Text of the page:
521 Tasting Notes
This was very yummy! The leaf is of moderate compression and is filled with soft fruity tones and some tang. A light floral (mums?) can picked off from the leaves along with brown sugar and molasses. I warmed up my gaiwan and stuffed this inside. The aroma picked up into crystalized sugar, wet oak, more molasses, and apricot. I washed the leaves and swished them around to prepare for brewing. The taste began an oil thickness. The drink is heavy, syrupy, and tasty. The flavor is 100% sweet with wildflower honey. The cup even smells like honey. However, a few steeping in, a light grass astringency blends with the desert qualities. The brew continues like this for some time. Later brewing yields some heavier floral notes (dandelion?). I really liked this. The qi is nice and warming and a constant buzz effect. The brew is nice, but it lacks some complexities. It’s a very yummy tea, but it’s not interesting.
Flavors: Apricot, Dandelion, Floral, Grass, Honey, Oak, Powdered Sugar, Smooth, Sugar, Sugarcane, Winter Honey
Jingmai was all the hype in 2015, and I think the craze is dying down some and moving into other areas. Personally, I think Jingmai is a good place for easy drinkers. This tea fits into that category. The leaves are loosely compressed and offer aromas of honey, hay, grass, floral, and light lemon. I warmed up my shibo and placed some inside. The scent opens into a sweet buffalo grass with candied fruits and tangy syrup. I washed the leaves once and prepared for brewing. The taste begins with a honey sweet thickness. The brew is intensely sugary sweet with a smooth sticky finish. I can note a light astringent tone present. The brew continues in this manner; however. there is no depth or complexity to the brew. The brew falters a bit and moves from sweet into woody and hay. The huigan ends once the transit takes place. The tea is somewhat bland and basic, IMO. I couldn’t feel any qi. This is a good easy drinker, but I don’t view it as anything more.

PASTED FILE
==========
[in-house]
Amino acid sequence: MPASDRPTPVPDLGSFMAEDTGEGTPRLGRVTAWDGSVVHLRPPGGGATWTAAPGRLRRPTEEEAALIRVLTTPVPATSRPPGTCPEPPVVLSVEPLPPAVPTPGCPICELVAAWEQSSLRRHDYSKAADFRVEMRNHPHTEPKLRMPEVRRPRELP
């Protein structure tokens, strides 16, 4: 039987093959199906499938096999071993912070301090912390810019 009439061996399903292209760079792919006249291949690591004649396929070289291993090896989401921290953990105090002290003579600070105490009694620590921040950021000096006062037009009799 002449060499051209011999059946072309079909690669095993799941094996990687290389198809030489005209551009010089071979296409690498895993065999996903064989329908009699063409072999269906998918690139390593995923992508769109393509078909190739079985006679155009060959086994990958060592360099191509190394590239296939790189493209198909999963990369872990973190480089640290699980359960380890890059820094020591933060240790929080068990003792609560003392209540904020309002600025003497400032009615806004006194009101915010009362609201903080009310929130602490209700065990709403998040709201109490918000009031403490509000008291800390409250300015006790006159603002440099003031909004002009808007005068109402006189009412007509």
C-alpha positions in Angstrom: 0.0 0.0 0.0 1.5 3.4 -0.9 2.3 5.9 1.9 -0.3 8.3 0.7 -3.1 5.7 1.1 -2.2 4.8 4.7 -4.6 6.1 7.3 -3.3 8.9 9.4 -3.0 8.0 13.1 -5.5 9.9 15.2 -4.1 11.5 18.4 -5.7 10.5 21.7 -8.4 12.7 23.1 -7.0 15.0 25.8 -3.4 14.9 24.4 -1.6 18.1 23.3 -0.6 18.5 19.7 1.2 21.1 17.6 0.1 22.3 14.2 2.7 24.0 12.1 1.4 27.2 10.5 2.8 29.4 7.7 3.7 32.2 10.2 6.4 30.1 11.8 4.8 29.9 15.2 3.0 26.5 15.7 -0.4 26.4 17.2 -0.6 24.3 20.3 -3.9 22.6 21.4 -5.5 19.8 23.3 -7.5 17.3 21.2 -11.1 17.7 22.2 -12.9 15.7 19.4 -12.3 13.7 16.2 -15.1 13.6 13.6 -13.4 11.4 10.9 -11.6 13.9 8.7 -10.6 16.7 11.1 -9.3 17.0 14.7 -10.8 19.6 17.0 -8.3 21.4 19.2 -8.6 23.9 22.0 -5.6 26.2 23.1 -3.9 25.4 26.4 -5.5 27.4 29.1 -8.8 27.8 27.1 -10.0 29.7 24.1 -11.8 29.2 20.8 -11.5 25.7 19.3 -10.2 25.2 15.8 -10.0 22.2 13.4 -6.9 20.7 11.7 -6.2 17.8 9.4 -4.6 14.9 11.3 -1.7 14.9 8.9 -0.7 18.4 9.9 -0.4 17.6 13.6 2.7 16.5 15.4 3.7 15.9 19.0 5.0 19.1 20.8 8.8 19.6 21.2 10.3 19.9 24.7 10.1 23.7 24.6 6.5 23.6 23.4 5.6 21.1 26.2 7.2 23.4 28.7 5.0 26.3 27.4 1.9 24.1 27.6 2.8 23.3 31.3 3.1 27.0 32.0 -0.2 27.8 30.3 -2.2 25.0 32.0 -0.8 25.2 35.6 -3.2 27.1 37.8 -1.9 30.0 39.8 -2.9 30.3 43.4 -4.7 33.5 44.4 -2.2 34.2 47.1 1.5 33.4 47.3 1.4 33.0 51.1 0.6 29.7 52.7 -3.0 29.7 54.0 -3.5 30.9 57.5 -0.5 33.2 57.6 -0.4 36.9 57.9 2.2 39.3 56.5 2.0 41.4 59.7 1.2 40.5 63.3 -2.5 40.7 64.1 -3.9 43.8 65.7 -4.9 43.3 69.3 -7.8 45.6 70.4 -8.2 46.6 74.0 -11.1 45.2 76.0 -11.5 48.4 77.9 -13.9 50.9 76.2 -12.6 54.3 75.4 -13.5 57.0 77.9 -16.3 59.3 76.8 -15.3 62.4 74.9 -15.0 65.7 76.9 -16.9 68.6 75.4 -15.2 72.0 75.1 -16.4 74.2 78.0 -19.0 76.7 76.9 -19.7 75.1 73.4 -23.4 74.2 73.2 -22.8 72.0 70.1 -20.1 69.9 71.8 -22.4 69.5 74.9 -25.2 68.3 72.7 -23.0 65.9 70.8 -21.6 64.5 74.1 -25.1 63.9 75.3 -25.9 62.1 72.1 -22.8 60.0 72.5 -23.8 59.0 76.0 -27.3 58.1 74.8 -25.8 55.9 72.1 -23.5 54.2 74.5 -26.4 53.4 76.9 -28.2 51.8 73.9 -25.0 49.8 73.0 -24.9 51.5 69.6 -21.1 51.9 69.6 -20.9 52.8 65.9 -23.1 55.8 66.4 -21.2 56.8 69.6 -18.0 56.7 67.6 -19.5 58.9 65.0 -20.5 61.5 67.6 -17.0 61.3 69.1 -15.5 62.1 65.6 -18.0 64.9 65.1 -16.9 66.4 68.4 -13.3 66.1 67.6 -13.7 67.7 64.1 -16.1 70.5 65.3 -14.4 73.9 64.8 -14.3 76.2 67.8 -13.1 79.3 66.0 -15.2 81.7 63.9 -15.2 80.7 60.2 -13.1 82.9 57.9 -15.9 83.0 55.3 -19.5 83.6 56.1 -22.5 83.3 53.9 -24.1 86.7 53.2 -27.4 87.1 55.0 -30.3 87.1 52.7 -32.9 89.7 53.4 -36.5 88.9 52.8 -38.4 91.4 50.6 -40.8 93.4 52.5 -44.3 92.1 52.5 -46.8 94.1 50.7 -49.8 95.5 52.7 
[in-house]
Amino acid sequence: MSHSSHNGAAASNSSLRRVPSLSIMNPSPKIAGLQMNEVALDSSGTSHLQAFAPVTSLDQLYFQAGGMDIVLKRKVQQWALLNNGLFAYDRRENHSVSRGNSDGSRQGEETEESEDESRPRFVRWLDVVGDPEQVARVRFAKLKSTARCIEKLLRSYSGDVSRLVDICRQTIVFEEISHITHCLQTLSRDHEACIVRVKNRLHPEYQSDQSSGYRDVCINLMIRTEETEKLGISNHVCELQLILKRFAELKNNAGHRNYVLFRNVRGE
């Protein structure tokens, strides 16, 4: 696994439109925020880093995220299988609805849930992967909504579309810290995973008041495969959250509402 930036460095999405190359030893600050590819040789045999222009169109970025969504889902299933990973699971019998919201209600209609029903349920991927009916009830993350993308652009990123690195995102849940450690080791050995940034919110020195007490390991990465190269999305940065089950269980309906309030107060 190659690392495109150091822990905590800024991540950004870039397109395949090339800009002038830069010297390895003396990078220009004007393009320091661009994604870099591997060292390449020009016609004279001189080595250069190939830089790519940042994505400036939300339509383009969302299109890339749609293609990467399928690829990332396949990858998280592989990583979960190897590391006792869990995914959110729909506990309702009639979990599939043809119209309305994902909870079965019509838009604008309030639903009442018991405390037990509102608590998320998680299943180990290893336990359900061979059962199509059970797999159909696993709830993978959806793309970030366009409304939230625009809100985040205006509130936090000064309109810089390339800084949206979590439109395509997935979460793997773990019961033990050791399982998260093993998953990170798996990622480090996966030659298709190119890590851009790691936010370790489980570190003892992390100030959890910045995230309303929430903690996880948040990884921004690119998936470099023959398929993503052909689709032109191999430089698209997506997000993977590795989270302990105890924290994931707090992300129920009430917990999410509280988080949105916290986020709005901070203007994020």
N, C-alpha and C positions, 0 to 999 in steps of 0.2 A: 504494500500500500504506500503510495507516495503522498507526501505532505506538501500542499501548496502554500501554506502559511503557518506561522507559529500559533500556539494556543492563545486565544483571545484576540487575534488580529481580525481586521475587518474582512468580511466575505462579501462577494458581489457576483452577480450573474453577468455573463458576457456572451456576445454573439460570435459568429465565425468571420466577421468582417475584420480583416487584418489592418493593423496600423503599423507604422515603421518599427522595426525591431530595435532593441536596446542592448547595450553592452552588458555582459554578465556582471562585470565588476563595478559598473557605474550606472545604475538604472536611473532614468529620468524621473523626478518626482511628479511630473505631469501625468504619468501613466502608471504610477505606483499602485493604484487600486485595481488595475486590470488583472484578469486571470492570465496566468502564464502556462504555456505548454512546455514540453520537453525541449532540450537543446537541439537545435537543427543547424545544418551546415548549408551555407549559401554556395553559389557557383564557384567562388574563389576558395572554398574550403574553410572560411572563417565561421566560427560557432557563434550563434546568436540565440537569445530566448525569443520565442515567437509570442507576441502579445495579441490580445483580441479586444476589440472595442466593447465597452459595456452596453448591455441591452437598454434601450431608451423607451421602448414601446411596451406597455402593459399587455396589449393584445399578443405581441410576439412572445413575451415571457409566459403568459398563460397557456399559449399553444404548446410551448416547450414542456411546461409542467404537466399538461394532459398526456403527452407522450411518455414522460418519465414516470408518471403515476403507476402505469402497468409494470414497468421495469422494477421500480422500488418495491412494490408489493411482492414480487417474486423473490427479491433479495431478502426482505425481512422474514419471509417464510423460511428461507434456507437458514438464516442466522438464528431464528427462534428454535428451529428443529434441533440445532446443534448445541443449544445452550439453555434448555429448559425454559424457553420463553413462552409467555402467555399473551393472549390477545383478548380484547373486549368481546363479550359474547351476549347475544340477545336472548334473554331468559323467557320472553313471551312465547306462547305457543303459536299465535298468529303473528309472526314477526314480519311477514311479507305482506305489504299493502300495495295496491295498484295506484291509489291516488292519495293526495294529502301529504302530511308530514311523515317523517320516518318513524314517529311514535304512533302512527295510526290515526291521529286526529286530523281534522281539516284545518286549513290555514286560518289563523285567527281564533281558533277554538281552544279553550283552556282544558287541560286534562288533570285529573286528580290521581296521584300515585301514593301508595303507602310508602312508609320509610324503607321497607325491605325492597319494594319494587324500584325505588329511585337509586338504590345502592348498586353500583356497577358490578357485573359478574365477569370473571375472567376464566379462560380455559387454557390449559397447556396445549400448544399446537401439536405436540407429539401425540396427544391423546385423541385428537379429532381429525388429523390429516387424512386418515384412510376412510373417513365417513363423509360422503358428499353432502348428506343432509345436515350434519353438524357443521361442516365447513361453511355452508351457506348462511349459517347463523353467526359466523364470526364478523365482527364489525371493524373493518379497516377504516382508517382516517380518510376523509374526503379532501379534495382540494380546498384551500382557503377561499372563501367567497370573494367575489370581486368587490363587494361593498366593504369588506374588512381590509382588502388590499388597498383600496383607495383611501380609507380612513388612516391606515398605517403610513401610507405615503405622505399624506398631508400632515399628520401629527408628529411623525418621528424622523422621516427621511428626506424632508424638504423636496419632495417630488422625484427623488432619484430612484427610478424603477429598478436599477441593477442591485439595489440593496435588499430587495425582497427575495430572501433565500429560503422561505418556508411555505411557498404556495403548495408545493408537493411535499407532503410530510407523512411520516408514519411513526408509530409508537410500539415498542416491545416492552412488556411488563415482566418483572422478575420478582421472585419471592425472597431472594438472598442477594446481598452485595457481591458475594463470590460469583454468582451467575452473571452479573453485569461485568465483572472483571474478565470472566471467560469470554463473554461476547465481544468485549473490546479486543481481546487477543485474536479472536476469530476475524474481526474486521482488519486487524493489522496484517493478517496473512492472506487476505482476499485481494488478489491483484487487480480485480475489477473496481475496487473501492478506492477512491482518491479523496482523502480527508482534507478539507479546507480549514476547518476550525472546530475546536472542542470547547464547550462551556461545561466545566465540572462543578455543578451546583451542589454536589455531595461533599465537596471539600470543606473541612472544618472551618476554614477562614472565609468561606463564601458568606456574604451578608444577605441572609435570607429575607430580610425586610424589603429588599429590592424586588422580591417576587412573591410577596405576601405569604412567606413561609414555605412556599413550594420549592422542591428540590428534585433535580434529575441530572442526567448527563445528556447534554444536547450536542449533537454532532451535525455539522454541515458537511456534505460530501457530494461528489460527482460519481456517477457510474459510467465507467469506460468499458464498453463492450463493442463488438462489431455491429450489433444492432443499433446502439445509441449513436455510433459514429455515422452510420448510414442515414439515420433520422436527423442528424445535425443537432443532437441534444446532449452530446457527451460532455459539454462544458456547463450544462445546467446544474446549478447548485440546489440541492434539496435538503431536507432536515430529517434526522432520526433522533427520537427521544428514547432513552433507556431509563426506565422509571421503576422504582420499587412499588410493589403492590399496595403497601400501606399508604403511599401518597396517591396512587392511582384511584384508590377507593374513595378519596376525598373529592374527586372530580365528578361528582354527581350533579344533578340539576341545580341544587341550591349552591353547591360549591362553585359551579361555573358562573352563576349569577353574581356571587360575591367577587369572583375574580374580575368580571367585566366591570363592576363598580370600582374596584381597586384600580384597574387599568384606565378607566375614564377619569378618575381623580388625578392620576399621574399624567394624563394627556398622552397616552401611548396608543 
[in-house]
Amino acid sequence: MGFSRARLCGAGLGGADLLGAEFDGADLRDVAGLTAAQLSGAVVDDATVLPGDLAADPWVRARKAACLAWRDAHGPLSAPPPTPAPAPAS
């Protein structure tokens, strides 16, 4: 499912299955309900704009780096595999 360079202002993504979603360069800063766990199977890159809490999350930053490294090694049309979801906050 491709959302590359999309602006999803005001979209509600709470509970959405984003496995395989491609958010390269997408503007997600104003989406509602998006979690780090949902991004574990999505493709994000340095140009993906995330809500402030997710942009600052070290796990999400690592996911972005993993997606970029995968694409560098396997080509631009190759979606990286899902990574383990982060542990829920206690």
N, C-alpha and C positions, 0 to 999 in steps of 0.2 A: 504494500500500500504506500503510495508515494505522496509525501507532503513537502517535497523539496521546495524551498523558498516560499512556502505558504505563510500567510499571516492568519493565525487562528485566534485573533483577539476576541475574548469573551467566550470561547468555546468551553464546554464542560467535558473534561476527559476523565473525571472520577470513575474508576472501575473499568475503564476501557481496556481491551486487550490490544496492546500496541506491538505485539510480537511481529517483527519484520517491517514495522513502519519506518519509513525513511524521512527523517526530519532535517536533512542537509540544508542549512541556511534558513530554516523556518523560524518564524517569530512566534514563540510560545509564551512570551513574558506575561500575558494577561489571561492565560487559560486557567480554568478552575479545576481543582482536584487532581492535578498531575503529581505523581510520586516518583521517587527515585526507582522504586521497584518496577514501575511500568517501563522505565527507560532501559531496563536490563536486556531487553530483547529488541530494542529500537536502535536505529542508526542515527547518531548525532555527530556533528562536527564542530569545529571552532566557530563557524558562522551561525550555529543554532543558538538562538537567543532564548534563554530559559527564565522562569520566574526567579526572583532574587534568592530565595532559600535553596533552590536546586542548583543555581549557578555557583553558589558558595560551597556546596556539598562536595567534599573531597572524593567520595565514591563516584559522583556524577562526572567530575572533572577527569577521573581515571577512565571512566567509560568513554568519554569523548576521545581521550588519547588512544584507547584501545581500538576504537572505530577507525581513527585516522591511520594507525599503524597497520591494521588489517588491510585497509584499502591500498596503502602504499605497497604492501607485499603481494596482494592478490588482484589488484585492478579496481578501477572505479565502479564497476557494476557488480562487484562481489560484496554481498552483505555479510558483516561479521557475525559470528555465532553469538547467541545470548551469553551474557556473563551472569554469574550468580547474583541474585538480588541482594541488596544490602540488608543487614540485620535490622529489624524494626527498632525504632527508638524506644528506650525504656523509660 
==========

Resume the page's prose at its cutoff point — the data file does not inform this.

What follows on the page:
Flavors: Astringent, Floral, Grass, Hay, Honey, Lemon, Powdered Sugar, Sugar, Sugarcane, Sweet, Wood
I’ve let this rest for some time, so I decided to break it out. The leaf is loosely compressed and smells of hay, lemon, floral, and some smoke with roasted savory notes in the background. I warmed my shibo up and slipped some inside. The scent expanded into something odd. The lemon note was more pronounced and some sage came up from behind. A distinct mineral and oak tone wafted in and out with an underlining of fruity flavors. I washed the leaves once and prepared for brewing. The taste is sweet with a brisk finish to cleanse the palate. The brew is nice and smooth and balanced between sweet with a slight bitter. The huigan is fairly decent and the tea is somewhat thick. I can hint at some light smoke in the background that follows throughout steeping. However, the tea goes flat very quickly. The astringent character grows tremendously and pronounced bitter greens took over. The flavor has vanished and the brew is soon consumed by bitterness, smoke, and astringency. I was flash steeping the entire time. I continued to steep a few more times in hopes of recovery, but I saw no sign of the smooth drinker from moments before.
Flavors: Asparagus, Astringent, Bitter, Fruity, Hay, Smoke, Sweet
A beautiful tea. I love Bulang; there’s something about the peppery acidity that makes me happy. The leaf is loosely compressed and has a sharp grassy scent. The undertones include some light florals and sweet aromatic wood. I warmed up my shibo and threw it in. I gave the shibo a shake and lifted the lid to intense raisin tones with apricot. The scents are sweet and heavy. I can take in some dark wood underneath a massive amount of peach. This was going to be a good tea. I washed the leaves and gave em a steep. The taste has a sweet character with some light bitterness, at first. The peppery kuwei rises up from the vegetal and floral qualities to nip at the tongue. The next steep yields some roasted vegetable tones with a consistent rising peppercorn. The astringency appears at about steep three with a drying squeaky clean tone. The dryness is tart and cleansing. The brew then turns into a unique drink with bright tones; I can pick up daises, lemon, and hay. The aftertaste is potent and lasting with a tart sweetness; alike a lemon bar. The qi hits mid session and it hits hard. A nice vibrating sensation the creates a tingling pulse up the spine. By the end of the session, I can feel my hairs rise. This is a goosebumpin’ tea! I really enjoy this one, and I can’t wait to get some more of it!